It says: “I’d like to better understand how we do - and should - decide which ones are the ones worth saying.” So the concern here is about which true things we should say (putting aside for just the moment that saying true things is, as we have seen, technically impossible). What this injunction is about is a policing of the mind. It is already the case that the mind is an error correction machine: within a single mind much can (and is!) be criticised successfully and rejected without it ever being uttered. But it is impossible to have all the best criticisms in hand and other minds and other voices are often very good to bounce ideas off. We cannot prophesy beforehand what conjecture might actually be useful. We are fallible. The idea that we can have a recipe or plan or other set of rules that can help us decide what to say and not is a form of tyranny. Given that we have already established that there are not an infinite number of true statements - indeed that we cannot think “true” claims. At best we have approximations - then given all we have are approximations, given our best attempt at getting to the truth or solving the problem - we should feel free to share our ideas. But we are being told by so many quarters right now to be careful what we say; that this or that term or word is damaging. This chilling effect is stultifying debate and making younger people fearful. It is becoming the moral zeitgeist right now: an agitation to be the first to proclaim what else should not be said.
So the misconception here is that public intellectuals should be standing up for, or compiling further criteria for standards about what not to say. We have already been given so many reasons to avoid saying what should be said for fear of reprisals or pile ons or even actual violence in response to mere words: there is a pervasive culture especially on social media and in the media and on campuses that might be called a culture of social compliance. There is a quiet from some quarters and there has been a chilling effect on debate such that the idea that right now in 2020 we need more criteria for not saying things.
Few people have so very many things to say publicly that their major concern is in determining how to sift what should be said from what should not. The main problem for most people is either in having too little to say (period) or too little courage to say what is really on their minds. This latter concern is not an especially new phenomena, but there is a local maximum in the historic landscape when it comes to 2020 and pressure to say what one side (and sometimes the other) in politics deems is correct speech. What I grant may have been lost in determining "what are the ones worth saying" are simple traditions of courtesy, respect and politeness. There are cultures where traditions of what is worth saying and what is not have generated some rather robust ways of avoiding the truth when it needs to be said. But on the other hand these cultures can also help people to avoid the pitfalls of simply saying whatever happens to pop into their head an commit faux-paxs. The problem we have now is that older "traditions of criticism" that might be called "polite society" have themselves been rejected for either "just deliberately offend people you disagree with" or "you must obey our language codes for fear of violent reprisal". Norms in polite society already had distilled out much that would have been called "offensive" - but much of that is being overturned in an attempt to artificially engineer culture rather than allow it through the slow trial and error evolution of culture that has typically occurred throughout human history...except for all those times politics gets involved by insisting on this or that code of behaviour.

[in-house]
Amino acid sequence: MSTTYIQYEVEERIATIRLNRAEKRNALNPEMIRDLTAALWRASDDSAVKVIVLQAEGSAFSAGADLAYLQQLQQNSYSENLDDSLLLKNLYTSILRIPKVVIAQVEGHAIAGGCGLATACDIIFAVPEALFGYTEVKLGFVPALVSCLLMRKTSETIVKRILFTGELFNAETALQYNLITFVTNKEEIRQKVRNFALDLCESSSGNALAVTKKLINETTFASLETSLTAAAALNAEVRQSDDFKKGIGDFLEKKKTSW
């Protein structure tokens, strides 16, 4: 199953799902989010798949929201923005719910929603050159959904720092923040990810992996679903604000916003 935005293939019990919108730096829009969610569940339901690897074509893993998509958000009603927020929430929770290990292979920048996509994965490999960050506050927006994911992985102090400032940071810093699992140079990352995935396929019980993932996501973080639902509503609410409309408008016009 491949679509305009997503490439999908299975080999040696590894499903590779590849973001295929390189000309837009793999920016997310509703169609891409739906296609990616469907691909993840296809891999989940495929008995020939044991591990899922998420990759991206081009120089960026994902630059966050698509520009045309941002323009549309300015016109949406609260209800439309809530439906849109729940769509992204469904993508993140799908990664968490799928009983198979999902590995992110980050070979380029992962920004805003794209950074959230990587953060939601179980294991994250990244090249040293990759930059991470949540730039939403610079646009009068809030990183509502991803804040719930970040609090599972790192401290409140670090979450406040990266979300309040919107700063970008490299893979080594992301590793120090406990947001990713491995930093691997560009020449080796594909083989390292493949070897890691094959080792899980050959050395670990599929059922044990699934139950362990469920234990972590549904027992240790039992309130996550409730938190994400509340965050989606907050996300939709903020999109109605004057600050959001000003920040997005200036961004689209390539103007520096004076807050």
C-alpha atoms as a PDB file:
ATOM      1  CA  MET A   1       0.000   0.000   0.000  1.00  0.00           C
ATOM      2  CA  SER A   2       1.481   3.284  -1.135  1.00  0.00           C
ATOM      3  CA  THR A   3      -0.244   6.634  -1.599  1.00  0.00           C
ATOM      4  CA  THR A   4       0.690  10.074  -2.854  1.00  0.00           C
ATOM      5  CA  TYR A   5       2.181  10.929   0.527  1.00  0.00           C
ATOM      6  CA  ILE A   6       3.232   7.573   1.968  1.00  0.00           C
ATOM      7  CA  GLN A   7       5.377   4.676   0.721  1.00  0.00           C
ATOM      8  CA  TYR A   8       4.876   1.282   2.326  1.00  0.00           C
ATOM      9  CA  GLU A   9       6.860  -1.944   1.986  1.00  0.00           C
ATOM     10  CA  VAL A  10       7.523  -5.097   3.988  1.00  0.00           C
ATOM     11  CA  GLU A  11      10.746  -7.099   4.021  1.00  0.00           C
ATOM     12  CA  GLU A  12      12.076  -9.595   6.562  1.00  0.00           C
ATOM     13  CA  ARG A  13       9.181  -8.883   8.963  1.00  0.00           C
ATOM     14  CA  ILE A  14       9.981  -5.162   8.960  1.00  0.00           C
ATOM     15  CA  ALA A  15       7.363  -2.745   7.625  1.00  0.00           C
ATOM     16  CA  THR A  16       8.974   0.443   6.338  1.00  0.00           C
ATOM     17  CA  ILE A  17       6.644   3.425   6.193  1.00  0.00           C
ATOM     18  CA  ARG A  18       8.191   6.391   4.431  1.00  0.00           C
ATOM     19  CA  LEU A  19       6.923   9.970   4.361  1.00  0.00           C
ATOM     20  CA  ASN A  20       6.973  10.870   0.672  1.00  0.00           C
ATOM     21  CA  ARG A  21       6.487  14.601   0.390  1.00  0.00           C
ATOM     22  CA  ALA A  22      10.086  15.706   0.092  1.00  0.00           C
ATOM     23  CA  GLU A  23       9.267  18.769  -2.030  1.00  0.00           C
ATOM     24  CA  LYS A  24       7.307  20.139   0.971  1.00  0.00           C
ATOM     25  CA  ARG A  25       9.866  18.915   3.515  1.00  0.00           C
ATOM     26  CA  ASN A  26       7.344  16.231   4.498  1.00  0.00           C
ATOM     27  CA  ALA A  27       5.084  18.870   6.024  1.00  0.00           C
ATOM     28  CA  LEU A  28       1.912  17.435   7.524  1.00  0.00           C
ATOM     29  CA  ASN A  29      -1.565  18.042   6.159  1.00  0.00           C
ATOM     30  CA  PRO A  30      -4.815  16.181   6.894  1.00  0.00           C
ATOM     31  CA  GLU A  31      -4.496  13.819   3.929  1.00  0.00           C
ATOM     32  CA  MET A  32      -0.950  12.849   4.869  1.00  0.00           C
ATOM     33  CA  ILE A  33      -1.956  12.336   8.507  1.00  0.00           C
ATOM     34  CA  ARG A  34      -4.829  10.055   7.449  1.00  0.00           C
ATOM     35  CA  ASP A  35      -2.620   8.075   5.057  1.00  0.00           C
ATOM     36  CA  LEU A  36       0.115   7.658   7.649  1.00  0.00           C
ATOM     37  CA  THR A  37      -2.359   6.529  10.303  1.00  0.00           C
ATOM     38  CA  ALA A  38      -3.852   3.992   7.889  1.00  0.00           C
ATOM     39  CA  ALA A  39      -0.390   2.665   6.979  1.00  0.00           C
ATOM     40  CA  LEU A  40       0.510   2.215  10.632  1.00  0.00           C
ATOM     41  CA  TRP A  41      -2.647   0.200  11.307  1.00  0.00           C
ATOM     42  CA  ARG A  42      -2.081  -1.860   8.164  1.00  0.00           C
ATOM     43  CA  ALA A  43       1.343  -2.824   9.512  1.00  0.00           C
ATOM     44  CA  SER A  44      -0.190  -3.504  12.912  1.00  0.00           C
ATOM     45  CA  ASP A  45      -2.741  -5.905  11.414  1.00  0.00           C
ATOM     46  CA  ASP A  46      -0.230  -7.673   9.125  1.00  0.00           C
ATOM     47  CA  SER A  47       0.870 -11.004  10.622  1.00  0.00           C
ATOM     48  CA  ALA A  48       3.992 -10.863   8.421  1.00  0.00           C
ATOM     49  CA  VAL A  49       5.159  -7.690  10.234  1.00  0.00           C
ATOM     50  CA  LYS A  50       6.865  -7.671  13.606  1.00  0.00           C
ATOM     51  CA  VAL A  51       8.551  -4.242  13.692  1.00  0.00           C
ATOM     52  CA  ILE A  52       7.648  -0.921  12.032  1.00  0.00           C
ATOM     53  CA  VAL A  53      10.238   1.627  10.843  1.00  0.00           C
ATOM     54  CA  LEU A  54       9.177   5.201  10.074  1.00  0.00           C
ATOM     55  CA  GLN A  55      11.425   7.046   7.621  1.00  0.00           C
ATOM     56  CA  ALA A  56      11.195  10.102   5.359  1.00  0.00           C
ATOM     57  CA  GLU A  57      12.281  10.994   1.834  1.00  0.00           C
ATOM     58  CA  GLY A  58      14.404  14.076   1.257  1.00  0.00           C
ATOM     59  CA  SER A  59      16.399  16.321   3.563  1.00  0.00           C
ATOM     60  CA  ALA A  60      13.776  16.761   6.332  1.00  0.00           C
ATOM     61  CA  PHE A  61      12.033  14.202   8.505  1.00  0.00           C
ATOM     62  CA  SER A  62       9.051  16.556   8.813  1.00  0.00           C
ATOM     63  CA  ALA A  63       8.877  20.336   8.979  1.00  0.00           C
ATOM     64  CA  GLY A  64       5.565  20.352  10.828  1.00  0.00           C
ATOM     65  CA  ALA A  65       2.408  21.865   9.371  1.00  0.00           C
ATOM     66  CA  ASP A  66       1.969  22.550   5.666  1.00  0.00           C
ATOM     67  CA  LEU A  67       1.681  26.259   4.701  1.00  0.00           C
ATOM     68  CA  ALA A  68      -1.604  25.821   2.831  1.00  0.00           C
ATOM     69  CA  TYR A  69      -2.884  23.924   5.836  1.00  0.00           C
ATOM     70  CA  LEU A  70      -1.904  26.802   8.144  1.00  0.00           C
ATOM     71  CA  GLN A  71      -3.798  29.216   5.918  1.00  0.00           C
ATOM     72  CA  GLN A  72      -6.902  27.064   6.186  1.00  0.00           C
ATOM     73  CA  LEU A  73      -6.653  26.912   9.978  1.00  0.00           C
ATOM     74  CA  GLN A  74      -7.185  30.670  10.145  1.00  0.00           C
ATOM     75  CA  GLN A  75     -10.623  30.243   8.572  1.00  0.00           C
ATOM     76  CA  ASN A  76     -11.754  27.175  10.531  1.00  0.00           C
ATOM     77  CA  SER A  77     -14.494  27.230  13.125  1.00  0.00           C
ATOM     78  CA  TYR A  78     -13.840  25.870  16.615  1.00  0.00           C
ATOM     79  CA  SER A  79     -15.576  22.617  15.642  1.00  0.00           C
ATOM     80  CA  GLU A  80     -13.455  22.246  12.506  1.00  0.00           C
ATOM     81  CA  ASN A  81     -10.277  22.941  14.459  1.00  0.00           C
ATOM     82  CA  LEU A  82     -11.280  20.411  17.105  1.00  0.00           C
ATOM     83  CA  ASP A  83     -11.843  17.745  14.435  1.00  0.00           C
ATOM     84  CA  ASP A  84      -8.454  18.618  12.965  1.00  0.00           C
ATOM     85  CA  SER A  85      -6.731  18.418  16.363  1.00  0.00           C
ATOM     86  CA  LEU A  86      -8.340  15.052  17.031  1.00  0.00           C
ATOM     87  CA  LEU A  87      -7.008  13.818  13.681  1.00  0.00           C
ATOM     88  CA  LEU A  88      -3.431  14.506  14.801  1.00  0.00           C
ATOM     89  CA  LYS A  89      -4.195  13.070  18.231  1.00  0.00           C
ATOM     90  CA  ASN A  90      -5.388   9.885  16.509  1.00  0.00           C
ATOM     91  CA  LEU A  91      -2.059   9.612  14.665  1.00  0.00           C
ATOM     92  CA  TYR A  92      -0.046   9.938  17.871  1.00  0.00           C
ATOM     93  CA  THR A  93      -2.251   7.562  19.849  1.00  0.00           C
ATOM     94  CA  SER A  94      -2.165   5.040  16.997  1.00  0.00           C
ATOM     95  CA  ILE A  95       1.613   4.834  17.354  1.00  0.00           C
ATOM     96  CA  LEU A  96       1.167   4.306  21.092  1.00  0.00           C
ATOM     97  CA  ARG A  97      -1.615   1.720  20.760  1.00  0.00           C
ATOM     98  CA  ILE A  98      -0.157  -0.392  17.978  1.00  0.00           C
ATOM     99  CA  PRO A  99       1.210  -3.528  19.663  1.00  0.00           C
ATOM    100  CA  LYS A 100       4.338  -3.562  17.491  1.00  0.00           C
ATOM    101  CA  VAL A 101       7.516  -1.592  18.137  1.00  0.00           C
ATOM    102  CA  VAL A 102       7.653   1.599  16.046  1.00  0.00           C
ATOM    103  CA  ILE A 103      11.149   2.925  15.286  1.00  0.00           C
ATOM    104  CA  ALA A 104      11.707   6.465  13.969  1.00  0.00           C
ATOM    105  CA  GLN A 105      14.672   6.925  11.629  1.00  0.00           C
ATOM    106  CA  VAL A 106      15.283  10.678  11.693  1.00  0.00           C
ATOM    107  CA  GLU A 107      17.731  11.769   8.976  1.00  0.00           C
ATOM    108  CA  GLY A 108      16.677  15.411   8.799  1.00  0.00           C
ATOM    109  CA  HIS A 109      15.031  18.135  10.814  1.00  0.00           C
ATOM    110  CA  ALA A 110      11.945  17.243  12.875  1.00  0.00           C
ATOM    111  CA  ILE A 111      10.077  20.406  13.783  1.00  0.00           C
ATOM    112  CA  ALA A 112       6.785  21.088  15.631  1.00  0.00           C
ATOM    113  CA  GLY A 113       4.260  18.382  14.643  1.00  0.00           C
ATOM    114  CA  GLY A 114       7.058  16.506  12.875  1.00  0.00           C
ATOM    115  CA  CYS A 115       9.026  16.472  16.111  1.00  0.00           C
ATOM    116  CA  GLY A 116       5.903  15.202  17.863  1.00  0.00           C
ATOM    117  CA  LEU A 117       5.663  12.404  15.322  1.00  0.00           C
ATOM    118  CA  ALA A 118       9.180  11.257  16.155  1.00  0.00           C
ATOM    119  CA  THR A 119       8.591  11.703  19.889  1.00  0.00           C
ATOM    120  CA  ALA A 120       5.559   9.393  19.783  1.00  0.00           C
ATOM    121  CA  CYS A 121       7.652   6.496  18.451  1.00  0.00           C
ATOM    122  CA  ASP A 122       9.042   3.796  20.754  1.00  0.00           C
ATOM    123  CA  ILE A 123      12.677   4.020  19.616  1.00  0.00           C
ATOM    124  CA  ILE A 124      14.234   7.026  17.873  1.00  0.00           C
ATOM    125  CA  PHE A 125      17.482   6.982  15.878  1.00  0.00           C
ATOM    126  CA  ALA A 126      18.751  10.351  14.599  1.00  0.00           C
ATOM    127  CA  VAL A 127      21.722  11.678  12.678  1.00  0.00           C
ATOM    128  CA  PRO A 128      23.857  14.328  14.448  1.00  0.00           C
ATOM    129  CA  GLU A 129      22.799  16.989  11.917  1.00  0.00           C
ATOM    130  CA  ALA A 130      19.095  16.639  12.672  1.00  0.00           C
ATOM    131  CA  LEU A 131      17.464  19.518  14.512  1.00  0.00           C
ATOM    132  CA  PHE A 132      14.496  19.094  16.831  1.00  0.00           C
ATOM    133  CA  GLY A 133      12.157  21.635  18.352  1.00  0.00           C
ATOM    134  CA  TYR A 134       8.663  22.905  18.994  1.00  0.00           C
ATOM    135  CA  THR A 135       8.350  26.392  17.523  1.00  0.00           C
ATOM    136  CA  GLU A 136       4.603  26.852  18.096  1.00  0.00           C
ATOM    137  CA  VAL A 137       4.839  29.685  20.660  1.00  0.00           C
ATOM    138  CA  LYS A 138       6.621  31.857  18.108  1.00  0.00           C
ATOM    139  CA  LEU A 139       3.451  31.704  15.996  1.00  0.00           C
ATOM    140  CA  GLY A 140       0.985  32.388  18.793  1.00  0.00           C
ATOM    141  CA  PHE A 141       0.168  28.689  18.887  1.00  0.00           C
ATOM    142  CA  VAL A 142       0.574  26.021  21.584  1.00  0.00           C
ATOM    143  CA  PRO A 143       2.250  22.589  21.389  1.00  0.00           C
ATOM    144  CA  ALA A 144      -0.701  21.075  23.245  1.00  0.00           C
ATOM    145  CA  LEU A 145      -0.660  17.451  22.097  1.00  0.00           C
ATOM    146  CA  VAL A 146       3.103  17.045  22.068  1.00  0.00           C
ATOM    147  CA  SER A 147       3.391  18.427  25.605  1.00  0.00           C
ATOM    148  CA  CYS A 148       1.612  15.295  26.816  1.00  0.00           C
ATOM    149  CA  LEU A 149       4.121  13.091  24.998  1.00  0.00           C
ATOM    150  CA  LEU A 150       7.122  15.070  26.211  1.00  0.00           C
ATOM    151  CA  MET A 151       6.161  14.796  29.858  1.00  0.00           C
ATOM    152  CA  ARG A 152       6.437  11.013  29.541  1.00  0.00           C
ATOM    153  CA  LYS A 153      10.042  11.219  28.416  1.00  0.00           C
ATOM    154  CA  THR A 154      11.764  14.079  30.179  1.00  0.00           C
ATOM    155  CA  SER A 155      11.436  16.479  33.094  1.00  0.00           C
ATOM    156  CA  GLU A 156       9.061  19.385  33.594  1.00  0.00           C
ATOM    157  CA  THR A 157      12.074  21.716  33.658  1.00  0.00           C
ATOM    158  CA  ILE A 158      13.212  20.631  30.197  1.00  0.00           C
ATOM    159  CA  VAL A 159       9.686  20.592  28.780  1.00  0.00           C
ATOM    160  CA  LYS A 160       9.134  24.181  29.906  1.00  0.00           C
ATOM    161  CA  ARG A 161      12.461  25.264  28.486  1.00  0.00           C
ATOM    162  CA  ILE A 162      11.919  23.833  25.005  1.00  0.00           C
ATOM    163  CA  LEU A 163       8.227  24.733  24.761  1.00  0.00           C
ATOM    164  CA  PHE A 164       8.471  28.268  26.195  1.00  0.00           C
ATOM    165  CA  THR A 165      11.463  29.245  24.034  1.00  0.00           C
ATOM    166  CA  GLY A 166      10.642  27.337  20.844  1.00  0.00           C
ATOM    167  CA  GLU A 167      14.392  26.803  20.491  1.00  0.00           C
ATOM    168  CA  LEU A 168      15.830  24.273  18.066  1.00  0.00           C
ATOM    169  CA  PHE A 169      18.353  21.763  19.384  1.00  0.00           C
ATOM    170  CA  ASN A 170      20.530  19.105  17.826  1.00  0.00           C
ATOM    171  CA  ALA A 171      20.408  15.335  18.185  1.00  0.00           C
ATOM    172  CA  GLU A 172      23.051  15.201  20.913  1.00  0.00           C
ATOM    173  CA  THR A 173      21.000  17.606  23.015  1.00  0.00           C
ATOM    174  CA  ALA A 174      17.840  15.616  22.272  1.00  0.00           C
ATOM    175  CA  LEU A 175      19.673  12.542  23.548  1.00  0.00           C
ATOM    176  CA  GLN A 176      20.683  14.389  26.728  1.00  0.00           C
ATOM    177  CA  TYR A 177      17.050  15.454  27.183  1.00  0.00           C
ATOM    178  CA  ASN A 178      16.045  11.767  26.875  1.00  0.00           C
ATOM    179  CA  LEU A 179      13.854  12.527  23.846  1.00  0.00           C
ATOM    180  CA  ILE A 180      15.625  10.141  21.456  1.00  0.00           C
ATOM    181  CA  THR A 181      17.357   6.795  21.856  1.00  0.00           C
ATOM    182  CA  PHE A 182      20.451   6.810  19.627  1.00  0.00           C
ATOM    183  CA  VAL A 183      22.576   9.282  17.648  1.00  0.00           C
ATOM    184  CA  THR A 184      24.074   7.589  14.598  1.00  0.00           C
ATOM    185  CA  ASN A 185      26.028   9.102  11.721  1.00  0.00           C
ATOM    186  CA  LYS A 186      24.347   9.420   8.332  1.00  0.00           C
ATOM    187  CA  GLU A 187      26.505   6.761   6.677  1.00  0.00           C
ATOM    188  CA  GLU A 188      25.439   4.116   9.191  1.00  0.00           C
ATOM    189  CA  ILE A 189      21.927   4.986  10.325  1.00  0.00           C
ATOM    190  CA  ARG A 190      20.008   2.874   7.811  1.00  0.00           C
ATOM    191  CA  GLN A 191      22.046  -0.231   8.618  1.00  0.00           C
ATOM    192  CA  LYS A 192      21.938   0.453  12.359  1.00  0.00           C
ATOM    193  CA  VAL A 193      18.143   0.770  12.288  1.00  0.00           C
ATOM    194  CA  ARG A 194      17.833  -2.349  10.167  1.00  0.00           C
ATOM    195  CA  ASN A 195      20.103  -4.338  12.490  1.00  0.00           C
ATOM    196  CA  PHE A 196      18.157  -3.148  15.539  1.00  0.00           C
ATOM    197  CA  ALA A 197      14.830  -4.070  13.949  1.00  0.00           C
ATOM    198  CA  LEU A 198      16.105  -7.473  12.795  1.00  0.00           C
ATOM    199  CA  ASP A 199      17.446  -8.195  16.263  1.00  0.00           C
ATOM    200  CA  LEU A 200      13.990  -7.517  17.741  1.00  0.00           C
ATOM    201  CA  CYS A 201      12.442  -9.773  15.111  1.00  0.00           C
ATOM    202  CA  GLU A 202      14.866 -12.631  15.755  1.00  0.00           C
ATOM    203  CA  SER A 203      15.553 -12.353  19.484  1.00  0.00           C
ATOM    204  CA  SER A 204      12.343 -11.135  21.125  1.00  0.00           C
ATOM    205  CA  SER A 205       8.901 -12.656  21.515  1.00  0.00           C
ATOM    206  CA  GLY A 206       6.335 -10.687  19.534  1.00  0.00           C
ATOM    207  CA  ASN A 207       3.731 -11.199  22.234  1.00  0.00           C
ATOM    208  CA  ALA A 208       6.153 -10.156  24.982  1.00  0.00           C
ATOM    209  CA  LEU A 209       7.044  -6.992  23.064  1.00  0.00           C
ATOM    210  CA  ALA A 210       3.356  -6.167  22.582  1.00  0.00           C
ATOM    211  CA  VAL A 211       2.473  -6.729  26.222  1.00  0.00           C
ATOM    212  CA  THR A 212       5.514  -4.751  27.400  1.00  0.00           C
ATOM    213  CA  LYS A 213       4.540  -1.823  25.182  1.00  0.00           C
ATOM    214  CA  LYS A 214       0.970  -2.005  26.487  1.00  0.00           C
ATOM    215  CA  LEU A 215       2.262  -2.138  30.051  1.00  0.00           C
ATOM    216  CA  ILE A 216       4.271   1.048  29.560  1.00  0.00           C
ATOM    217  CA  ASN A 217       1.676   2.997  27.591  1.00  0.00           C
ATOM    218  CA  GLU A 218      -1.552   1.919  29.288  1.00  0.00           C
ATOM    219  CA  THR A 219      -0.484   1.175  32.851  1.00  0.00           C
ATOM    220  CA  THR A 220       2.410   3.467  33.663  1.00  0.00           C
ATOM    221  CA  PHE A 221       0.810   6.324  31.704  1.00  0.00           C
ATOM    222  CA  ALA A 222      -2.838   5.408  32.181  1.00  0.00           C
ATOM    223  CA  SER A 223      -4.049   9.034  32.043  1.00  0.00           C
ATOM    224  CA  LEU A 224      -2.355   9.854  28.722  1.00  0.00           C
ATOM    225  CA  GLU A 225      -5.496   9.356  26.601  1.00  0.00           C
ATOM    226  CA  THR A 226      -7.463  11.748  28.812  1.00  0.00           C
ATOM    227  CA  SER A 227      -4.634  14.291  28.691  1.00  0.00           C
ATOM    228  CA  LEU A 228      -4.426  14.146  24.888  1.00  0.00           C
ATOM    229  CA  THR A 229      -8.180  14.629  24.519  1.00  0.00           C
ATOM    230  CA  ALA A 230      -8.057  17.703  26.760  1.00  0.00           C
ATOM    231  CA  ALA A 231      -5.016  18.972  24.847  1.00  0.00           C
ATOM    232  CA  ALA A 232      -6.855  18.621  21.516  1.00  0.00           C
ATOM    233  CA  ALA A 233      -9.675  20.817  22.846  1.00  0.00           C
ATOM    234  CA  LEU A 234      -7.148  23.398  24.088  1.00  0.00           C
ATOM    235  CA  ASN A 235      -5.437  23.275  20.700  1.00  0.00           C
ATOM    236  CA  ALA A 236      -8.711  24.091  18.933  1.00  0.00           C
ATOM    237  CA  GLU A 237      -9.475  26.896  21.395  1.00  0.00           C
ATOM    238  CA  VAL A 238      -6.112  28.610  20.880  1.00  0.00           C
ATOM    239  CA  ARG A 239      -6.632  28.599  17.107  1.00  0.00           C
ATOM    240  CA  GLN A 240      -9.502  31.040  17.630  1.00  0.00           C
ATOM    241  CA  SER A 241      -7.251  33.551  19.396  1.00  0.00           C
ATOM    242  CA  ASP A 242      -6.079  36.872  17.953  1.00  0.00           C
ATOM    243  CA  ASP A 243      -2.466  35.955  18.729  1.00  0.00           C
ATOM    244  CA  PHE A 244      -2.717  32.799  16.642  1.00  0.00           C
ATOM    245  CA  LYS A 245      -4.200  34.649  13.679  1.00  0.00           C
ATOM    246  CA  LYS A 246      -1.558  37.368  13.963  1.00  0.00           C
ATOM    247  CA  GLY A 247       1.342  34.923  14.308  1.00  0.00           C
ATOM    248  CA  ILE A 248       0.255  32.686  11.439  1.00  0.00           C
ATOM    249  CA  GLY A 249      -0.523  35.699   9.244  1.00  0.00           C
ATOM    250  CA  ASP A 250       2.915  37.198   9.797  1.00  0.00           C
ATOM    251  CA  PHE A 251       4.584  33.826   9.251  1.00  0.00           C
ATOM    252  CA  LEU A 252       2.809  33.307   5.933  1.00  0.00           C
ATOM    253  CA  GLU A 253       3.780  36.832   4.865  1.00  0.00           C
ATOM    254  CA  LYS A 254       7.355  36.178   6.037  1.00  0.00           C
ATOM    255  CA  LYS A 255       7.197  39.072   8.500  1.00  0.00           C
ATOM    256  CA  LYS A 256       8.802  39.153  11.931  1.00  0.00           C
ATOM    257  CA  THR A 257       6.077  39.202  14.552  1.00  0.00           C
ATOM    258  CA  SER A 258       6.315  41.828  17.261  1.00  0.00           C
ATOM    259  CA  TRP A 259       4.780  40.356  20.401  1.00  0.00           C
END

Whatever the case, what we do need right now is not more new criteria for helping to decide which things are worth saying (for this is rarely actually a problem for anyone) - but rather we need more straight forward honesty coupled with courage. We need more people to feel free enough to genuinely try to utter explanations of one's own best guessed solutions to problems: without fear of the mob (or in some places government censorship and retribution).
We especially do not need the additional abstract fear that one might be failing to do the impossible: like utter "A Truth" for fear it wasn’t worth saying.
Important inspiration for all this comes from a Tweet by David Deutsch, reproduced below.
The most valuable thing you can offer to an idea